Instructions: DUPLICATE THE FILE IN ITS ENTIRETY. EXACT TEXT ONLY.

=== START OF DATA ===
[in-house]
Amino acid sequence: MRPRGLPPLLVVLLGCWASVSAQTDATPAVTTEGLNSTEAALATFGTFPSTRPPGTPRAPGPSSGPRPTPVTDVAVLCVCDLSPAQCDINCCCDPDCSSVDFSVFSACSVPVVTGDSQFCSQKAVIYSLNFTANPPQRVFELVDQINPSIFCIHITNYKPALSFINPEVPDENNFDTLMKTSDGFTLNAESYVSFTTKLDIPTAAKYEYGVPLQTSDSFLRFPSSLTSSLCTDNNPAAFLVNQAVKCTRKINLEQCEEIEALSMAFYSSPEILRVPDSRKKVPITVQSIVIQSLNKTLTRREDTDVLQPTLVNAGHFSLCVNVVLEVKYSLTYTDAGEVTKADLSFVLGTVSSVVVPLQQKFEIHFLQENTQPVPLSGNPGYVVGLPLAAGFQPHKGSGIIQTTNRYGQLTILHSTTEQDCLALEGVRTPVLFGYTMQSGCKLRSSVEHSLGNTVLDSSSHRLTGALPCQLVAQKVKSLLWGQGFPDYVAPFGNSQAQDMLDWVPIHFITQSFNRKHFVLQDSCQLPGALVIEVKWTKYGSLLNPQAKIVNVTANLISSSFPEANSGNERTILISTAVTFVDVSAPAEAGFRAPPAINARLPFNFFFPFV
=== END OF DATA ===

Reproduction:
[in-house]
Amino acid sequence: MRPRGLPPLLVVLLGCWASVSAQTDATPAVTTEGLNSTEAALATFGTFPSTRPPGTPRAPGPSSGPRPTPVTDVAVLCVCDLSPAQCDINCCCDPDCSSVDFSVFSACSVPVVTGDSQFCSQKAVIYSLNFTANPPQRVFELVDQINPSIFCIHITNYKPALSFINPEVPDENNFDTLMKTSDGFTLNAESYVSFTTKLDIPTAAKYEYGVPLQTSDSFLRFPSSLTSSLCTDNNPAAFLVNQAVKCTRKINLEQCEEIEALSMAFYSSPEILRVPDSRKKVPITVQSIVIQSLNKTLTRREDTDVLQPTLVNAGHFSLCVNVVLEVKYSLTYTDAGEVTKADLSFVLGTVSSVVVPLQQKFEIHFLQENTQPVPLSGNPGYVVGLPLAAGFQPHKGSGIIQTTNRYGQLTILHSTTEQDCLALEGVRTPVLFGYTMQSGCKLRSSVEHSLGNTVLDSSSHRLTGALPCQLVAQKVKSLLWGQGFPDYVAPFGNSQAQDMLDWVPIHFITQSFNRKHFVLQDSCQLPGALVIEVKWTKYGSLLNPQAKIVNVTANLISSSFPEANSGNERTILISTAVTFVDVSAPAEAGFRAPPAINARLPFNFFFPFV